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- Before the 19th century - nursing standards were not high and training was minimal
- She wanted to persue the profession of nursing but her wealthy parents were unhappy about this because at the time, nursing was not considered a suitable job for an upper-class woman.
- 1854 - Nightingale worked as a nurse on the battlefields of Crimea.
- Typical conditions - dirty wards and sheets, bad food and no privacy.
- Nightingale used her own money to rebuild a ward block and provided better meals for the sick - death rates fell sharply.
- When she returned to London she gave the government a report about what needed to be changed - eg. better ventilation and lots of light - the government listened to her.
- Nightingale's methods eventually led to a 50% drop in army hospital death rates.
- Her success was widely reported in the press,so people gave money to help her open the first school for nursing in Britain in 1861.
- Nursing became increasingly professional, and the role of nures was valued more highly in hospitals.
- She wrote over 200 books on nursing and hospital design/organisation. which were popular all over the world.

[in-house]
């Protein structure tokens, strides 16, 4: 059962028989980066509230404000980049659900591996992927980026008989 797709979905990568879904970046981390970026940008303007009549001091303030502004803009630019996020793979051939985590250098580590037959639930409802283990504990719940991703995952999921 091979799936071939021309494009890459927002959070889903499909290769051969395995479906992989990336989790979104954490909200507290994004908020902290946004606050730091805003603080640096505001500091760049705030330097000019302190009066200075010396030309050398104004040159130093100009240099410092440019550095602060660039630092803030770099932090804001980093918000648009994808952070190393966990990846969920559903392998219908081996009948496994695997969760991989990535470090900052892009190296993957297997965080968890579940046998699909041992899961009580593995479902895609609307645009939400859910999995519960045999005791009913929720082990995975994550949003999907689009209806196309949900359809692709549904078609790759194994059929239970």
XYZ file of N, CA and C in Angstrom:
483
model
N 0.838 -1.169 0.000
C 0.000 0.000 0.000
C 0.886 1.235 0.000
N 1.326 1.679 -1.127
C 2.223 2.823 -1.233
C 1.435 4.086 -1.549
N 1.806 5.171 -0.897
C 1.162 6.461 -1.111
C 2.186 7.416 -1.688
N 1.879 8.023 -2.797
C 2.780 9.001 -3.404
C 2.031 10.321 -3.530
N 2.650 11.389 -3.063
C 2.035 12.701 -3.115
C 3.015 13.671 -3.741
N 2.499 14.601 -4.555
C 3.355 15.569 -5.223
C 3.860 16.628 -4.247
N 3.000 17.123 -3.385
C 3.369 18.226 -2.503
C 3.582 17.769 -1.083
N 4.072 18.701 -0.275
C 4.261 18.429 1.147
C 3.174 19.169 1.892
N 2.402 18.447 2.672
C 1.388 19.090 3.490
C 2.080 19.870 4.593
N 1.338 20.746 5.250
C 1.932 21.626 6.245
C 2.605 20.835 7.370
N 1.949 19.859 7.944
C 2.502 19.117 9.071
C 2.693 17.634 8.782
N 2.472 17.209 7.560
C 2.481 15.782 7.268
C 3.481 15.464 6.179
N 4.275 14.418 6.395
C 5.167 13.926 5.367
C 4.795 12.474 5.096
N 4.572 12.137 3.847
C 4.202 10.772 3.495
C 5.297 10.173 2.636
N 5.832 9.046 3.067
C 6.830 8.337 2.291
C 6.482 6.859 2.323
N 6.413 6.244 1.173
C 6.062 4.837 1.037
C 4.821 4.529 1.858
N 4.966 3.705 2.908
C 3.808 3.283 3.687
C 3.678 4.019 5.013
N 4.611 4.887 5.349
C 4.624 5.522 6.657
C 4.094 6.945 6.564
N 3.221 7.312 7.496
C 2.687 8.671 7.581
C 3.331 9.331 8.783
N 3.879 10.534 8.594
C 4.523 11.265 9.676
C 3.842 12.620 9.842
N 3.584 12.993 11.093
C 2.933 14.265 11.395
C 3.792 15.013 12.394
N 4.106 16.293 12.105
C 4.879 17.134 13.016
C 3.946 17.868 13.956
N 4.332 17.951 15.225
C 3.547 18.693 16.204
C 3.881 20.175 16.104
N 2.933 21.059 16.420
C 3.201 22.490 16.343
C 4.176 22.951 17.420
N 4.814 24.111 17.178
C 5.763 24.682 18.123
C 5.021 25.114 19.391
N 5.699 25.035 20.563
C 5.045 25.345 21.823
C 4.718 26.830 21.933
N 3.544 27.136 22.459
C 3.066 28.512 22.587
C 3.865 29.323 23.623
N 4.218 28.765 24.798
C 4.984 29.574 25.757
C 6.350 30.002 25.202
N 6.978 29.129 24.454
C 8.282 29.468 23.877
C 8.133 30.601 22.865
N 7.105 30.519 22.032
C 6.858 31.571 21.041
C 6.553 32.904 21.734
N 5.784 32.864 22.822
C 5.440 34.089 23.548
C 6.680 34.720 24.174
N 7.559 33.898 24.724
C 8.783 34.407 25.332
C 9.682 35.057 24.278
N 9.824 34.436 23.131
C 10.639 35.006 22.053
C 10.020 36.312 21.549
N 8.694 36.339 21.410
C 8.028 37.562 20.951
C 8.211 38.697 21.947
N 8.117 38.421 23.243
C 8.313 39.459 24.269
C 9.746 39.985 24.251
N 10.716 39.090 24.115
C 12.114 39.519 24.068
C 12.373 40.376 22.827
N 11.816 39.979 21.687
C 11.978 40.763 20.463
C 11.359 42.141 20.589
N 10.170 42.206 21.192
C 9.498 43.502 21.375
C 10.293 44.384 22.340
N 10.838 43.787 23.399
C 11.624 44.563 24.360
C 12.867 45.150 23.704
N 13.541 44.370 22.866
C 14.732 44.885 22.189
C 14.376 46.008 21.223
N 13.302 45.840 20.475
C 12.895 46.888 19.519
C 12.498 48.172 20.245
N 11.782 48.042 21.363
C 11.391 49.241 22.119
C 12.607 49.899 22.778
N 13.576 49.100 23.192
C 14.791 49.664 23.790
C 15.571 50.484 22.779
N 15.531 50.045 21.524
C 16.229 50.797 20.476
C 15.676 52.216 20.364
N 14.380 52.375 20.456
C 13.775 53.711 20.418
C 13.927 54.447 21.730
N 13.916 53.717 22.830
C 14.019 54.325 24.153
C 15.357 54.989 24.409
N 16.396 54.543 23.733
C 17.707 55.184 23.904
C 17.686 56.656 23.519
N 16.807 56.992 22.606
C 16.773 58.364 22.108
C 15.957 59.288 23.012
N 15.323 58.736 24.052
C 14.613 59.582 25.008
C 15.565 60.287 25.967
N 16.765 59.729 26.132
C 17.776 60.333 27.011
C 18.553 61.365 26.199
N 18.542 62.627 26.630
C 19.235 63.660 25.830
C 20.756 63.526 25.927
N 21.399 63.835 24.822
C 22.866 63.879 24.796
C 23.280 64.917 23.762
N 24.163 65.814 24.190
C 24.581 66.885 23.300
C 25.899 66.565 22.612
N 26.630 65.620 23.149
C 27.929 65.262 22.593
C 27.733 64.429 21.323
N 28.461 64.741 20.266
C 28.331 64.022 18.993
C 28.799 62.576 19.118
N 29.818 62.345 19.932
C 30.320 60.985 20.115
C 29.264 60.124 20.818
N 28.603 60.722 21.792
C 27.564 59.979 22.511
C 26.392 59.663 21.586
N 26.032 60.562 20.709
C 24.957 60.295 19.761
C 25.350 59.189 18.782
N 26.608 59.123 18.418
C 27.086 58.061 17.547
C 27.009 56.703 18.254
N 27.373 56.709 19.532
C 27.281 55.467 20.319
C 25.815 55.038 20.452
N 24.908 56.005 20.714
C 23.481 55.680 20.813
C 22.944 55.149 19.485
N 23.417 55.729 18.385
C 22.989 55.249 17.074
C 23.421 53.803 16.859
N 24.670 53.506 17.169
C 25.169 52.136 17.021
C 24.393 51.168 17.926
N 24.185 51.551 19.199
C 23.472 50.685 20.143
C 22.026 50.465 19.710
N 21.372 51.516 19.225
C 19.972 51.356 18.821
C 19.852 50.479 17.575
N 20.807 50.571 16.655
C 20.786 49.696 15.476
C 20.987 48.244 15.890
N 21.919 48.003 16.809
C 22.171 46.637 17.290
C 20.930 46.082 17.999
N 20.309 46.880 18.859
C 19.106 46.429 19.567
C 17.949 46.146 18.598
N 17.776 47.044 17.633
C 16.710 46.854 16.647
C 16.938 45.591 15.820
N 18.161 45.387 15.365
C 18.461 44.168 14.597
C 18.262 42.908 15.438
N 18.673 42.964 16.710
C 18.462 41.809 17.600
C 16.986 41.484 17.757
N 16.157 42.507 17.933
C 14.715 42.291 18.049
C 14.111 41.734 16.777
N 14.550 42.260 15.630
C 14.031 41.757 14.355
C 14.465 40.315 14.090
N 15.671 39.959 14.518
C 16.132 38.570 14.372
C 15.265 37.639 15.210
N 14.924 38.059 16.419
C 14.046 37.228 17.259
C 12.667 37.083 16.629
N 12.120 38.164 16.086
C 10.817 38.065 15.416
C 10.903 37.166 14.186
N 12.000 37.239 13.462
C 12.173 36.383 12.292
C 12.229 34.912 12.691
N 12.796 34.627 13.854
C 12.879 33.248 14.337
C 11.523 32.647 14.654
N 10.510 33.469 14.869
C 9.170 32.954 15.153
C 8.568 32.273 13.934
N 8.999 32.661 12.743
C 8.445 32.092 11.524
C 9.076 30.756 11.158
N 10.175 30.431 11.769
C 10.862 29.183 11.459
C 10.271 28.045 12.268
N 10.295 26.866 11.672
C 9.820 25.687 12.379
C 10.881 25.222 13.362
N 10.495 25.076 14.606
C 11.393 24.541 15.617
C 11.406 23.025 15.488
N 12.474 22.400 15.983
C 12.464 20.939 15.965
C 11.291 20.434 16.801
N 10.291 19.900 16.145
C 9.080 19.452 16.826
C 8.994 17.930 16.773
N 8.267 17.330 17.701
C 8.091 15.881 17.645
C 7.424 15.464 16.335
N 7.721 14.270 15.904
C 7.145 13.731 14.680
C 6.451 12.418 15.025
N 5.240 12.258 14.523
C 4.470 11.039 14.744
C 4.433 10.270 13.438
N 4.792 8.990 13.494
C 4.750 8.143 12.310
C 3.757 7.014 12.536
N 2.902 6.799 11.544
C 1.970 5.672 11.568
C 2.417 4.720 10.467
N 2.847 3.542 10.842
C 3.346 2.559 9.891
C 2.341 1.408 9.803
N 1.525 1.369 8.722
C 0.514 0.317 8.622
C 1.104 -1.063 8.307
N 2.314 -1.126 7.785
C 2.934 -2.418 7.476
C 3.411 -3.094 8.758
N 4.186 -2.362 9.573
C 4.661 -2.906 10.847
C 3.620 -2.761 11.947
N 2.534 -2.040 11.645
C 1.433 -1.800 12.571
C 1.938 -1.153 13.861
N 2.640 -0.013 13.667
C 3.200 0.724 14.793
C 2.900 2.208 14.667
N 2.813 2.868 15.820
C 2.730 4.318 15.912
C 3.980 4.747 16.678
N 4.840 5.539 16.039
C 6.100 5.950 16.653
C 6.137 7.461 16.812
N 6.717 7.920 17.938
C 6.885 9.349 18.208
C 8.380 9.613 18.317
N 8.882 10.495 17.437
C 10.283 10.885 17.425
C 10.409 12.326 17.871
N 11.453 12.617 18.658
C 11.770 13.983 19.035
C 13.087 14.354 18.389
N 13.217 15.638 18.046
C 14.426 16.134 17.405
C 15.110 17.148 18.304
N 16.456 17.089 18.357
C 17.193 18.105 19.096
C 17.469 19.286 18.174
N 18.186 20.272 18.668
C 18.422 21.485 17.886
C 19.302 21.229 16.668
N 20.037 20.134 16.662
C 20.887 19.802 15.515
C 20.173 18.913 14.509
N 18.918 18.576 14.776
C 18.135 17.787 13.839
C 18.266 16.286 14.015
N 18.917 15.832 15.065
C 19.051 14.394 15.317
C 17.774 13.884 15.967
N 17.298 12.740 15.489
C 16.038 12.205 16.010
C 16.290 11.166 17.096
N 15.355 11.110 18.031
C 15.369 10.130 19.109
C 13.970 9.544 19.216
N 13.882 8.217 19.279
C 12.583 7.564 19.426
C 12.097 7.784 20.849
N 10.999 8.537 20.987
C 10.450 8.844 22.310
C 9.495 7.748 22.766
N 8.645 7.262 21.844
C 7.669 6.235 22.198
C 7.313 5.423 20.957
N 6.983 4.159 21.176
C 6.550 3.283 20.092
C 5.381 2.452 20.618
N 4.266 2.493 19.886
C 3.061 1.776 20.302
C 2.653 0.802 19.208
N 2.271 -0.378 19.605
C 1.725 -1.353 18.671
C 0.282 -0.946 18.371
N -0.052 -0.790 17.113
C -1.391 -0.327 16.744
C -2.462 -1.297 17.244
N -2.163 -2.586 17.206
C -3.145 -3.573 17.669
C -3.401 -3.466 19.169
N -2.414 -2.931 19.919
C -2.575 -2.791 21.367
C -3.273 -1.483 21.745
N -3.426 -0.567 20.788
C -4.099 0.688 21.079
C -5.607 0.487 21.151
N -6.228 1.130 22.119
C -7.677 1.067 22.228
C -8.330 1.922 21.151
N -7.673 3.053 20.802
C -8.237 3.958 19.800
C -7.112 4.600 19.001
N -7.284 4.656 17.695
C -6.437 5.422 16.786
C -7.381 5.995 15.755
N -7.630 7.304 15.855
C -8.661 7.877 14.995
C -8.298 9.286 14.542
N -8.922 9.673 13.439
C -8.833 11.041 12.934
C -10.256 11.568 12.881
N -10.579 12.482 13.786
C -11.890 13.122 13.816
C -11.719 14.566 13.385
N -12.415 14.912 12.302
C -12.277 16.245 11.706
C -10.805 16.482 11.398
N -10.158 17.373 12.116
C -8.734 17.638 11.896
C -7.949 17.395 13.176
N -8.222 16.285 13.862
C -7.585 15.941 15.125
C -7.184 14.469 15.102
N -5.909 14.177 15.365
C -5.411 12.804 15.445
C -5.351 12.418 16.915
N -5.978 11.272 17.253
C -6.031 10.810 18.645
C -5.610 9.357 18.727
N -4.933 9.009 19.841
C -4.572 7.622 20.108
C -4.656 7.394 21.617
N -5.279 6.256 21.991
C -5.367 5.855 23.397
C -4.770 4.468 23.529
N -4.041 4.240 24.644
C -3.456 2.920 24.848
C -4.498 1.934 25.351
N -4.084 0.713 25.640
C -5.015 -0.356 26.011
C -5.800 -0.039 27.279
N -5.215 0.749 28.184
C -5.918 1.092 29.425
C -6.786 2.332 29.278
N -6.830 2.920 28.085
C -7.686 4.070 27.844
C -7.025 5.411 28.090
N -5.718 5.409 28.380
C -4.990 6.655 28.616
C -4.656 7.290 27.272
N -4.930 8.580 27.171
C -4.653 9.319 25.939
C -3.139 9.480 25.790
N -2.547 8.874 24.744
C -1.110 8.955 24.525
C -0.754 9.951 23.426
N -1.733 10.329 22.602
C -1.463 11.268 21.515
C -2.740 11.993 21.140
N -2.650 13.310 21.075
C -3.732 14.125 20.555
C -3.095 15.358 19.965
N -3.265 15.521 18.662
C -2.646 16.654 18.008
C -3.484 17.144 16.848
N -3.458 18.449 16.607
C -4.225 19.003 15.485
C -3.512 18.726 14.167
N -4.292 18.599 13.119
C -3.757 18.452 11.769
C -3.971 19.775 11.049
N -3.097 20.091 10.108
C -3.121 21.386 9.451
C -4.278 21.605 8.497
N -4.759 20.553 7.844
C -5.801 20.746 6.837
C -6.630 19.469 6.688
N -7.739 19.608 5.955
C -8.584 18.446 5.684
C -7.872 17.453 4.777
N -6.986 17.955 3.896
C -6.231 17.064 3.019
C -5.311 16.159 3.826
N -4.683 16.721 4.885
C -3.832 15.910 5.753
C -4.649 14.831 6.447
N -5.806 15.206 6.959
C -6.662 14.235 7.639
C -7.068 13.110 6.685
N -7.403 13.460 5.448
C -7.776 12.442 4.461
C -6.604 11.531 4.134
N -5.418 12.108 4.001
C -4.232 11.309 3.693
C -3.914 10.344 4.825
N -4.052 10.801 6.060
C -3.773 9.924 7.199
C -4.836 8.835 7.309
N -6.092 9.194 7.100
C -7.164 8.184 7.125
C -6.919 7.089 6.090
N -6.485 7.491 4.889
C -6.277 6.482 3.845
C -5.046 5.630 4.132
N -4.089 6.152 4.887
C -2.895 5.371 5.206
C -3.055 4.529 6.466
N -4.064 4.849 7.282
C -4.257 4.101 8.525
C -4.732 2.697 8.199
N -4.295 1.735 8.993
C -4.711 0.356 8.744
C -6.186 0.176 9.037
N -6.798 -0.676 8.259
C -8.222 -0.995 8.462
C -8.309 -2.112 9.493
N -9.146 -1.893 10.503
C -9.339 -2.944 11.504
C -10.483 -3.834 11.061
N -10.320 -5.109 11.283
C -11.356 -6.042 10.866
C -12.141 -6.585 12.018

- By 1901 there were 68,000 trained nurses in britain - in 1850, there had not been any.
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The role of women in medicine from 1350 to 1850
- Women were not allowed to attend university, which meant that they could not train as doctors or practise medicine professionally.
- Most people who were ill stayed at home and were treated by the women of the family or local healers, who were usually women.
- Wise women provided herbal remedies and advice on curing illnesses or infections.
- Women acted as midwives and attended births until the 17th century, when it became fashionable to have a male doctor instead - for those who could afford it.
- Nuns nursed terminal patients (untreatable patients) in hospitals within their convents until the influence of the church declined.
- Wealthy ladies provived medical care for the people on their family's lands and therefore often had some medical knowledge.
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Joseph Lister (carbolic acid)
Joseph Lister discovered that Carbolic acid reduced infection.
- Lister was a surgeon
- Became curious of what cause infection after reading Pasteur's Germ Theory
- Carbolic acid was used in sewers to kill parasites.
- Lister tried carbolic acid on the microbes that were causing infecction.
- He tested it first on a child with a broken leg, the carbolic-soaked bandage enable the the wound to heal cleanly within six weeks.
- Lister started using carbolic acid to wash his hands and equiptment
- He treated the air around patient during a n operation with a carbolic spray
- Death rate following operations dramatically fell.
- 1867- announced that no one on his wards had died from blood piosoning for nine months.
- Lister introduced catgut - sterilised and used to stitch wounds instead of uing silk which could not be sterilised.
- He developed a type of catgut that would desolve in the body after a few days and did not have to be removed.
- 1897 - Lister became Baron Lister (one of the best surgeons award)